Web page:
ART GALLERIES are far from being warm places, the kind we lay back and feel comfortable in. Galleries, usually as silent as libraries, with their tall white walls that disappear into infinity and lighting carefully designed to make the art stand out, are cold places.
A gallery’s main clientele – art collectors – isn’t too worried about that, because they are addressed by name and surname by the gallerist and they know the pieces before they are exhibited. If they want to buy something, the gallery offers them a special room where a sofa, coffee table and whiskey bottle set the backdrop for negotiations.
Therefore, it is not in the gallery that a prospective client, a stranger, will find help to trail the route to discovery, elevation and growth contemplated by art. A gallery will not welcome those who do not collect. Neither will museums. Despite being excellent spaces to get closer to art and to refine one’s look, museums are made to serve large audiences, and collecting requires an individual, delicate, lasting and profound proximity – one that respects the new collector’s rhythm.
Gatherings like art fairs, vernissages, exhibitions and auctions are open spaces, but they are also hermetic, strange and even threatening to newcomers. However, it’s interesting to notice how the art-savvy community, especially in contemporary circles, digs anything that’s different. I would go as far as saying that a layman could do well at a vernissage if they were able to transform their ignorance into something curious and friendly, and avoided drinking too much. Generally speaking, though, attending art events is not really comfortable for market outsiders.
Besides all of that, collecting art is not cheap, which further scares newcomers away. Even if there were money to spare for acquiring art works, upon their first purchase, the layman would have to handle doubts like: “am I paying a fair price?”, “is the artist well-renowned?”, “is this piece truly good?”. These doubts occur even when buying purely for aesthetic reasons; that is, not taking its value as an investment into account.
Which leads us to our title question: How, then, is a collection born?
many art collectors begin their collections “acquiring a taste” for art from someone else. Someone helps them take their first steps: an artist friend, a boyfriend who has studied art history, a work colleague who collects. But this spark fades away too easily, as collecting demands effort and a disposition for attending, seeing, traveling, asking and studying.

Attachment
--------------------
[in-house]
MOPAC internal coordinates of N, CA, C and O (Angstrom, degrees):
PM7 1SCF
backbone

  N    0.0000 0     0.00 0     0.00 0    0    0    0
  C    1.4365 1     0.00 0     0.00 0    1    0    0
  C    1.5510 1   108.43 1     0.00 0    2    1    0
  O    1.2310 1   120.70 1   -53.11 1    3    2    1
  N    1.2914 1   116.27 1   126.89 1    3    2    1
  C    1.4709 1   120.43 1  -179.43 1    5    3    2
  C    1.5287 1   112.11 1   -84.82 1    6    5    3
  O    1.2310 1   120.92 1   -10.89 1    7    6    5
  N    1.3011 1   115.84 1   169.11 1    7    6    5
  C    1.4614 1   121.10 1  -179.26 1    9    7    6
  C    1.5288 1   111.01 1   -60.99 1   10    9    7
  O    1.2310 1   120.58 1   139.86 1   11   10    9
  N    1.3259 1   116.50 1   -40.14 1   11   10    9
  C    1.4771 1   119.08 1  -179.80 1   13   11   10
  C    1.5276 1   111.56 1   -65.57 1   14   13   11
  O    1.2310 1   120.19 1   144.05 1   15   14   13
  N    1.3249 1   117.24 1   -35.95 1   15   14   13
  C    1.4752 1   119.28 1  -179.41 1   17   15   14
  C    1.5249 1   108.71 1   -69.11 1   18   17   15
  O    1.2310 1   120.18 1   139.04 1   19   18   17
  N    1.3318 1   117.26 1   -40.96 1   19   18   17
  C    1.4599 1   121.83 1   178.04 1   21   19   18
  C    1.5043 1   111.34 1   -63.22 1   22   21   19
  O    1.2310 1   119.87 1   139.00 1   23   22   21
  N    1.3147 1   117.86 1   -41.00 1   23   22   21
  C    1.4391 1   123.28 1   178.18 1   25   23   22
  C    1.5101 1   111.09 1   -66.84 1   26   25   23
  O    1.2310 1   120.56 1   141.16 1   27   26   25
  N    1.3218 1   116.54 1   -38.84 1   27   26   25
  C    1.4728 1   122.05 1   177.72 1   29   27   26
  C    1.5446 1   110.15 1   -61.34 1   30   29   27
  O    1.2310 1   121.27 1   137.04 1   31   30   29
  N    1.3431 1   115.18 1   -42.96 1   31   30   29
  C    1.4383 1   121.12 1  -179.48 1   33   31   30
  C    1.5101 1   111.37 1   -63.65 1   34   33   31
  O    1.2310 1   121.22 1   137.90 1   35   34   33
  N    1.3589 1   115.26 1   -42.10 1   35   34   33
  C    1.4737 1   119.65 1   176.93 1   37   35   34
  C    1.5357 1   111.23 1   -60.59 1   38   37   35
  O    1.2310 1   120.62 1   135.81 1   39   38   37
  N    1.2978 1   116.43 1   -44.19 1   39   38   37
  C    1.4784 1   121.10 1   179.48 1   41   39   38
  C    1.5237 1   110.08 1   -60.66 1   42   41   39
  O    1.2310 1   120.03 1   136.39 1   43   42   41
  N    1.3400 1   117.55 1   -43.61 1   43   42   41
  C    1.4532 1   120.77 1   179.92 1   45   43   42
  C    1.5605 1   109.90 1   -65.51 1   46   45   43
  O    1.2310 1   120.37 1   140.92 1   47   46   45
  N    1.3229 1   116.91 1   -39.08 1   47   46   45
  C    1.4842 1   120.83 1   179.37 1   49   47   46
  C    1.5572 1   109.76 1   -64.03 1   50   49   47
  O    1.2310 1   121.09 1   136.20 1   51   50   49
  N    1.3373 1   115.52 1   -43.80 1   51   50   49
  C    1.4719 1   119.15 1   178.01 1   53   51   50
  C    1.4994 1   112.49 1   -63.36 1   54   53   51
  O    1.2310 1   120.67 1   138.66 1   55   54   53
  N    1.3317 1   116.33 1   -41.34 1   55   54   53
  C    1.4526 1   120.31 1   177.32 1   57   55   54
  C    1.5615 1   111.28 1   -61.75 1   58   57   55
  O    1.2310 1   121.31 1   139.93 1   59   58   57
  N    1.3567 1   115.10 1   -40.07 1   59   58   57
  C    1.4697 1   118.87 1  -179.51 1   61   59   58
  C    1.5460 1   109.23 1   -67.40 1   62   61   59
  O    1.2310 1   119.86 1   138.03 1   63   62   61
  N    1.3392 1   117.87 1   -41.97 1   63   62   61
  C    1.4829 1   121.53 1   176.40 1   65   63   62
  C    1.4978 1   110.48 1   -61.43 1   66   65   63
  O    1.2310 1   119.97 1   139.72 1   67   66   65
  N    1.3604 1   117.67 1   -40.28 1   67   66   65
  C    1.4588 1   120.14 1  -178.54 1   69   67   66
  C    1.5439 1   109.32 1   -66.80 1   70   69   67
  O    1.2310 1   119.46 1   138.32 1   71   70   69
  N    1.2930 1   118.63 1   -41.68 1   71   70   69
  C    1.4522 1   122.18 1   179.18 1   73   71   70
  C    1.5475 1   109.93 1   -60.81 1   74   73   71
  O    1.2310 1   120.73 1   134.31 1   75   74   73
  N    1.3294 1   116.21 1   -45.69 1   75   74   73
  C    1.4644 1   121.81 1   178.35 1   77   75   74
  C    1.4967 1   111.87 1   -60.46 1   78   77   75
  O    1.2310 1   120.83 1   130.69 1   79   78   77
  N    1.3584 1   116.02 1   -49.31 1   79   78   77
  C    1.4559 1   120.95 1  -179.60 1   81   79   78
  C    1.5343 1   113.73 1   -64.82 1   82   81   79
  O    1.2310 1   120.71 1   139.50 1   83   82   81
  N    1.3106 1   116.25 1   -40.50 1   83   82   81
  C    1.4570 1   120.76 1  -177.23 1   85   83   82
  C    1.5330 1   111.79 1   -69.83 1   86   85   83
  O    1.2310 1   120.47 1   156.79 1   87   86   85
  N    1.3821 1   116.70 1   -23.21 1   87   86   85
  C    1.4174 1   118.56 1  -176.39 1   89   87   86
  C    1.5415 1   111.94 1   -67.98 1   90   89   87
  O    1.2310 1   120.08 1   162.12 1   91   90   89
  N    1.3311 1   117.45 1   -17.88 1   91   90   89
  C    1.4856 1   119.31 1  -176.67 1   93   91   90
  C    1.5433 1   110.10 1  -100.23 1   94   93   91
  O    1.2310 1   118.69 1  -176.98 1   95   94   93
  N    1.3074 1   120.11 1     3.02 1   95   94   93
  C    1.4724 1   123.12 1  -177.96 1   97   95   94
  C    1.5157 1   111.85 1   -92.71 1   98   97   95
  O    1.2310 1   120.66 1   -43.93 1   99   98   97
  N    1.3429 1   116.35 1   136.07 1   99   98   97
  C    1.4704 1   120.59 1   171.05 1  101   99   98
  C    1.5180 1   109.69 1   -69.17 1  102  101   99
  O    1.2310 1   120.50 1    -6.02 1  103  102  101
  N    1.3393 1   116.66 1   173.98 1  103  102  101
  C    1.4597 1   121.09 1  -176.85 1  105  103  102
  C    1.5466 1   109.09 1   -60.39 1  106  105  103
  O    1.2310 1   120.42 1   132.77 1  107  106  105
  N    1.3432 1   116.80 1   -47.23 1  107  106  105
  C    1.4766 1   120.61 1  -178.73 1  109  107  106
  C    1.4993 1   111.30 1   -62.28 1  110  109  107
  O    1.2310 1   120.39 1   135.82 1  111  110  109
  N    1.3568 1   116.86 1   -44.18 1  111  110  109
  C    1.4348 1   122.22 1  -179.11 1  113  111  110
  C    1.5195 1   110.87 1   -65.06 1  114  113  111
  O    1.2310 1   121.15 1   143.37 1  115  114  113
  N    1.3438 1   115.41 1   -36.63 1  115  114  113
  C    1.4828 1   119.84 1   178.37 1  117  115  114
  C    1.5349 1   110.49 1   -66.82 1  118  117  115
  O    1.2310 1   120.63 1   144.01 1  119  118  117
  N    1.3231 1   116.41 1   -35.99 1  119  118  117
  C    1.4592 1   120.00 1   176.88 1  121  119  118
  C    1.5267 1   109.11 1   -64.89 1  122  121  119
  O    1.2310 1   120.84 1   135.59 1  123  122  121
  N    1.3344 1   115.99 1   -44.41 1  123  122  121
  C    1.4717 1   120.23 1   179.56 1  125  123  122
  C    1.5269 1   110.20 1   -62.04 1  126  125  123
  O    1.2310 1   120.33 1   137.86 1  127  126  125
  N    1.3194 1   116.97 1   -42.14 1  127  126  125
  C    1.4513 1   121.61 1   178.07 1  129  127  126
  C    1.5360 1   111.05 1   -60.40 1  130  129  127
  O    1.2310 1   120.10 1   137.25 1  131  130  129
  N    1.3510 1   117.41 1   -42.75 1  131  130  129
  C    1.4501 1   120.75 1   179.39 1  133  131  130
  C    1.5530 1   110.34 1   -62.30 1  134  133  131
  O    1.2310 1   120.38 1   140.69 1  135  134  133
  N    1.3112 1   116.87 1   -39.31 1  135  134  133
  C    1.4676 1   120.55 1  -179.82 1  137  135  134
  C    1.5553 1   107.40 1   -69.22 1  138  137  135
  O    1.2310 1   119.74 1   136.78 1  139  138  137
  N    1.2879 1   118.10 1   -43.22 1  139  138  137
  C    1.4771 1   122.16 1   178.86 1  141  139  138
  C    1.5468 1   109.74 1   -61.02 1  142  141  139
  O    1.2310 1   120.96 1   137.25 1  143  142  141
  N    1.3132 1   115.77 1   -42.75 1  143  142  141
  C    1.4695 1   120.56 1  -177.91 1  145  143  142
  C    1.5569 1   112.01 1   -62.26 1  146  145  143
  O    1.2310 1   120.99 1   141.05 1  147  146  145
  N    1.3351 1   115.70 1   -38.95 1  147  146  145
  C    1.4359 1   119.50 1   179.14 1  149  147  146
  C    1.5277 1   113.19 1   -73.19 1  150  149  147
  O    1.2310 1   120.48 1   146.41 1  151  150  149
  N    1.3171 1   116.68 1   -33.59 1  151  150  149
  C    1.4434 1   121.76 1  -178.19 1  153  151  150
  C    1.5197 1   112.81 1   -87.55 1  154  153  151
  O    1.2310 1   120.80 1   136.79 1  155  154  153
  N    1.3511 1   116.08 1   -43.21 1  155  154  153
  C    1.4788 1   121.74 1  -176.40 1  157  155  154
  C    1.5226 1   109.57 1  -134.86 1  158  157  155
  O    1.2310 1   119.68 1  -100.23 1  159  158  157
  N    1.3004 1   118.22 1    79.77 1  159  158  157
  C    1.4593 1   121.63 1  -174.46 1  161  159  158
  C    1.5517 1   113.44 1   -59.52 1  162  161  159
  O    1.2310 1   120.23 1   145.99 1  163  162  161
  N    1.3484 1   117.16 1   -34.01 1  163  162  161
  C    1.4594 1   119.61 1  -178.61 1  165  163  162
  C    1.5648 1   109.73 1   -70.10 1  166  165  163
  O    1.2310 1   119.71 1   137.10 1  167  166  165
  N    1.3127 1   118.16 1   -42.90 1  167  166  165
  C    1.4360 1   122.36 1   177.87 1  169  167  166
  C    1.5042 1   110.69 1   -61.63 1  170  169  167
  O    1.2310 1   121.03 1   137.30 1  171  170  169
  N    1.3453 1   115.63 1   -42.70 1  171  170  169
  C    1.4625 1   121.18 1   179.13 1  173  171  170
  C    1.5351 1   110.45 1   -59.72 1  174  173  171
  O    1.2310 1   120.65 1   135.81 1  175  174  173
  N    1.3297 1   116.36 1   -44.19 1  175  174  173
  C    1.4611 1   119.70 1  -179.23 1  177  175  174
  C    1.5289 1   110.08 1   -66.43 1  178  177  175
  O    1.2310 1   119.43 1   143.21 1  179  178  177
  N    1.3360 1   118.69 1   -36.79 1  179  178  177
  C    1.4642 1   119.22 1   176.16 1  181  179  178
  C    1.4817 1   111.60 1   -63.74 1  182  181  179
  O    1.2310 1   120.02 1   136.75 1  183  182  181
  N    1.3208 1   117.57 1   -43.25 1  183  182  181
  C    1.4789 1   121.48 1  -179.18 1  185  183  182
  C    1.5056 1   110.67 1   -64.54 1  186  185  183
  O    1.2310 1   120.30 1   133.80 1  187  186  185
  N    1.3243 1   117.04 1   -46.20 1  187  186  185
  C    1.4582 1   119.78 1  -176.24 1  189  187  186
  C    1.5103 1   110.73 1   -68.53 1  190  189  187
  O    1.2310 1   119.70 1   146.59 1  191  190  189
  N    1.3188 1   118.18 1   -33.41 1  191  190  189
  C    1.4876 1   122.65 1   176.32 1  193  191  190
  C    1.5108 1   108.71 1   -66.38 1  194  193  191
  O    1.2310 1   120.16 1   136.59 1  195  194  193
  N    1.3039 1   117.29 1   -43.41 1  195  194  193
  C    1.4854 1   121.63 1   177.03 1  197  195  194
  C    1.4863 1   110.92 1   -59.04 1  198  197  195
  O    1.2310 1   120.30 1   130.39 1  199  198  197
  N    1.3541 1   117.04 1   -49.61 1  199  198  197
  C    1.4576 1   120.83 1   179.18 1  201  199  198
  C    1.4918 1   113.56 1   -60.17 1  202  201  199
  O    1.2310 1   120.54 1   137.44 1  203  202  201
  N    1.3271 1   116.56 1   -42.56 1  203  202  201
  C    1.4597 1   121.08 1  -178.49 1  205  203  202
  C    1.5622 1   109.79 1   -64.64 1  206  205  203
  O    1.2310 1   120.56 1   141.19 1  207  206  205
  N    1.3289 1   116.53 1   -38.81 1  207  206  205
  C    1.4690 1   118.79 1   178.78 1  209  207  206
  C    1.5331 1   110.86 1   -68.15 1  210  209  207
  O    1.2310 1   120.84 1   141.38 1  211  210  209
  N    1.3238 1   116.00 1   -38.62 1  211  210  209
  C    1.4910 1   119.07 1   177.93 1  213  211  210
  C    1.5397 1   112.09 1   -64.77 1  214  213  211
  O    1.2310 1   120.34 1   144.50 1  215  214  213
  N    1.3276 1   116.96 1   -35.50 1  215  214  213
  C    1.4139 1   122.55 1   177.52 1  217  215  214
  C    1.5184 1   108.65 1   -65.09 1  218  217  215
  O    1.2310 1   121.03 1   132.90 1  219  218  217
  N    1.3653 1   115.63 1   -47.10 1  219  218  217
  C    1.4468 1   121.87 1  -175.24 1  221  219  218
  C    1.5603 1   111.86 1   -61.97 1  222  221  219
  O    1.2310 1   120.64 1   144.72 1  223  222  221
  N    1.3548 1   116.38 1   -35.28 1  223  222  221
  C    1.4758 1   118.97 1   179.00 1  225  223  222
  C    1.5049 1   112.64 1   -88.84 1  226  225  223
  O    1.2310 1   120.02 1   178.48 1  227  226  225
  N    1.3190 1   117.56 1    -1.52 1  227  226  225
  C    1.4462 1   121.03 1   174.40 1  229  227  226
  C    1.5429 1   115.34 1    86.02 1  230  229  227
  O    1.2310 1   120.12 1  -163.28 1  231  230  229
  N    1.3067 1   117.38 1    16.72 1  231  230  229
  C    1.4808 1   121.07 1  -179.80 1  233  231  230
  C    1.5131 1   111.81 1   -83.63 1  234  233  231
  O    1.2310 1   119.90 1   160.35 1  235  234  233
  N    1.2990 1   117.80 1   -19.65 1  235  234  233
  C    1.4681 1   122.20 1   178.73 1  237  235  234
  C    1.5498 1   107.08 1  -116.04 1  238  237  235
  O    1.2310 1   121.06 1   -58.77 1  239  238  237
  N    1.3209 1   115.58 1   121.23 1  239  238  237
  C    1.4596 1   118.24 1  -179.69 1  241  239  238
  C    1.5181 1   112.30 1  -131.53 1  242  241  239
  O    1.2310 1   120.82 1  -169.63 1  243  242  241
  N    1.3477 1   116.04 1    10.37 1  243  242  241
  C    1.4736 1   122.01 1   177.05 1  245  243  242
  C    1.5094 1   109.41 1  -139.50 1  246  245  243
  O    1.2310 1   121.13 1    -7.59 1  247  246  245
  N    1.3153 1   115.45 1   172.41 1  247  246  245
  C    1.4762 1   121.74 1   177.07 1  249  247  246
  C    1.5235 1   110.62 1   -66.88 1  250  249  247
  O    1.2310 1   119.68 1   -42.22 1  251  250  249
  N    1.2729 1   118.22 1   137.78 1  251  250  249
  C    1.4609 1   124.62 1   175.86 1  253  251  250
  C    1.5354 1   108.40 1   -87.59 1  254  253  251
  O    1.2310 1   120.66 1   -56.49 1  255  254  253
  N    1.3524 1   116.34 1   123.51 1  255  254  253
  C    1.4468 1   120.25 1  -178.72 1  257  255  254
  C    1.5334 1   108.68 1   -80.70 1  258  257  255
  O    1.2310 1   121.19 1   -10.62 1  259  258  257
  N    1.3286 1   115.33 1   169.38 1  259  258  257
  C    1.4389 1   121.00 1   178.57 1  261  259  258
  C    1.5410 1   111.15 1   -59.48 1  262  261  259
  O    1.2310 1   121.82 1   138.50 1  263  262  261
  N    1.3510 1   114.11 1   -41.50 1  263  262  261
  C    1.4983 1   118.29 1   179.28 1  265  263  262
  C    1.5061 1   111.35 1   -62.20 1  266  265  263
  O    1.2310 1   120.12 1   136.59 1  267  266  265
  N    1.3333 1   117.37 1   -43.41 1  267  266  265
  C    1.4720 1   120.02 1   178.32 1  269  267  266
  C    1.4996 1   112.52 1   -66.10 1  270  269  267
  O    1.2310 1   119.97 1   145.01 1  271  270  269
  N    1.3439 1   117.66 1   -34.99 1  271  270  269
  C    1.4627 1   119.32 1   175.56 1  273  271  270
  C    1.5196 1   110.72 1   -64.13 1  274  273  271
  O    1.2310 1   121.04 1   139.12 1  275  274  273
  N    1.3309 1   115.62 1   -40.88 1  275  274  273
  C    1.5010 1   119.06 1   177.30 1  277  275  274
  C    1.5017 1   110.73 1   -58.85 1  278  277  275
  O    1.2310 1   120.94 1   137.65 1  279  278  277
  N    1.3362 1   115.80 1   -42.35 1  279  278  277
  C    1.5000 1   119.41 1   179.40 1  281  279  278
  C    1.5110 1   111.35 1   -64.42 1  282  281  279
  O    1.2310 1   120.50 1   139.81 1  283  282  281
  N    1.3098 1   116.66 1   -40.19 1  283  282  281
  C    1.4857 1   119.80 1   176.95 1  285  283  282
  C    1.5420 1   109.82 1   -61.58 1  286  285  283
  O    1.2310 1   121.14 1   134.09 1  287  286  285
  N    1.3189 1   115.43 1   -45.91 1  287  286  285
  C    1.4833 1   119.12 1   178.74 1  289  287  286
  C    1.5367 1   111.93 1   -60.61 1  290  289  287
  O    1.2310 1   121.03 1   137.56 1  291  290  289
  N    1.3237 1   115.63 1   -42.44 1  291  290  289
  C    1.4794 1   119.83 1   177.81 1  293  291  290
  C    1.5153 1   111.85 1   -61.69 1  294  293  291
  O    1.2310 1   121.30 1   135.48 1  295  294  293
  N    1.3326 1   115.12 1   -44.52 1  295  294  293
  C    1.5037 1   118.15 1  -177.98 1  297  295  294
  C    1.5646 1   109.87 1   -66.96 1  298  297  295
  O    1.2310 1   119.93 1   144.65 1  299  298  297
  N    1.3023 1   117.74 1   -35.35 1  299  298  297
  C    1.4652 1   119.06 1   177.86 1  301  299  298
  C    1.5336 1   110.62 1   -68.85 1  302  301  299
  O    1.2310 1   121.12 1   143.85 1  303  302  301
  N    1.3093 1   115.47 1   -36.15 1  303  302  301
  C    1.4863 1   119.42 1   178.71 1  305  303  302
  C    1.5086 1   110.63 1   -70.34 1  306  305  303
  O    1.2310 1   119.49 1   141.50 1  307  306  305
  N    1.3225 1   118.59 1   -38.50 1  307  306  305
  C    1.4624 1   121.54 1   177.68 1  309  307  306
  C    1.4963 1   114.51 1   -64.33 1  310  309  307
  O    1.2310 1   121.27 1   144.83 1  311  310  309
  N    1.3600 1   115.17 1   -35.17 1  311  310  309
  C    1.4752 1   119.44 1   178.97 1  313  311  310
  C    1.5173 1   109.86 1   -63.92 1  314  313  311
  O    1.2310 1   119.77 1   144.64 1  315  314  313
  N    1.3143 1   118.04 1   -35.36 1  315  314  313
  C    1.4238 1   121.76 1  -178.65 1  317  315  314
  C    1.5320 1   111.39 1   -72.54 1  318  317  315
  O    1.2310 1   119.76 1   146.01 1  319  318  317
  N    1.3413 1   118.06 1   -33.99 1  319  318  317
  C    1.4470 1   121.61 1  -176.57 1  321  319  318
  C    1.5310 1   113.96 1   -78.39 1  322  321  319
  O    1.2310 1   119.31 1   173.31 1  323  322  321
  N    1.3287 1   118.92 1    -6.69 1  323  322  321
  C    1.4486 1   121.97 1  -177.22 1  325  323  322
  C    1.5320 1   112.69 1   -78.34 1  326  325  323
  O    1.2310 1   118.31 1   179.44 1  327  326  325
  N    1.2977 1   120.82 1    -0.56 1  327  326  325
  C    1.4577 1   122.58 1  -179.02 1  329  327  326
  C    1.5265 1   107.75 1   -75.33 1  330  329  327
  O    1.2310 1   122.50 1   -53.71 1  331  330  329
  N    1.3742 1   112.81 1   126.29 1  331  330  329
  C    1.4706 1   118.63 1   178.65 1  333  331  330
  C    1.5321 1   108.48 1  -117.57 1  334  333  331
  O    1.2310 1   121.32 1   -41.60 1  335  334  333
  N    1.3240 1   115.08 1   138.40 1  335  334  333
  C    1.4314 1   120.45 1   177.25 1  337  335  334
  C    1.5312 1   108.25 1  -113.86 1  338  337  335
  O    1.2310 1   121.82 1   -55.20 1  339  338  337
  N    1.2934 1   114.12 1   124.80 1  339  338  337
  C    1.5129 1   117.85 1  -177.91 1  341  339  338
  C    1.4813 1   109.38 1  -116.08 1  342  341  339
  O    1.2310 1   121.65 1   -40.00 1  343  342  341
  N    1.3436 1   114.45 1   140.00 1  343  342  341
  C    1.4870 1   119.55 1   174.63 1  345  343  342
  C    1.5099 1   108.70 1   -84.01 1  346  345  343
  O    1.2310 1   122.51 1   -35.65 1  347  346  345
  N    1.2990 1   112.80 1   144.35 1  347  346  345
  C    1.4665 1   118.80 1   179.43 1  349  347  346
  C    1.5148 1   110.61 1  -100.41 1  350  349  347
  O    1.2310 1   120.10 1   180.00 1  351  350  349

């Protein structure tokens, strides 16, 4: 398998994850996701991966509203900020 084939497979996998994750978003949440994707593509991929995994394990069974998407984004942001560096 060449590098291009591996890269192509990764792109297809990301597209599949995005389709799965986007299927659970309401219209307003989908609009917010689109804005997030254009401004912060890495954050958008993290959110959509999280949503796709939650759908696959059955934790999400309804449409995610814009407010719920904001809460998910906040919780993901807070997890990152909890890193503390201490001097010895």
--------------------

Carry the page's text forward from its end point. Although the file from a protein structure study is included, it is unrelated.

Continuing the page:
A COLLECTOR CAN buy art according to their own taste, but they will be missing out on a very interesting part, which is the connection that art has with literature and philosophy, its connection to the lives of artists and their contemporaries, the beauty in alternative world views. Collecting art is also about collecting information, strolling across references in search of knowledge, and discovering meanings and connections.
The Calmon-Stock Collection, which can now be visited at Bodies, letters and some animals, marvelously exemplifies such promenade. It is a collection compiled through several tasks – a search for information here, a connection there, a hint elsewhere – undertaken by collectors relying solely on their love for art and the undying disposition of lovers. You will not find, in this collection, the specialized touch of a curator, consultant or any other specialist. You will, however, find plenty of curiosity and attentive ears, as well as a great deal of interest in other people’s – especially the artists’ – universes.
Slowly but surely, the collectors from Bodies, letters and some animals sifted through young artists, as well as not-so-young ones whose works remain accessible, and began unveiling their influences, connecting dots, feeling the dialogue between the pieces, thus creating a unity which is now displayed in the beautiful pages of this catalogue.
The Calmon-Stock Collection and its trajectory teach us that collections don’t require much to come about – only desire.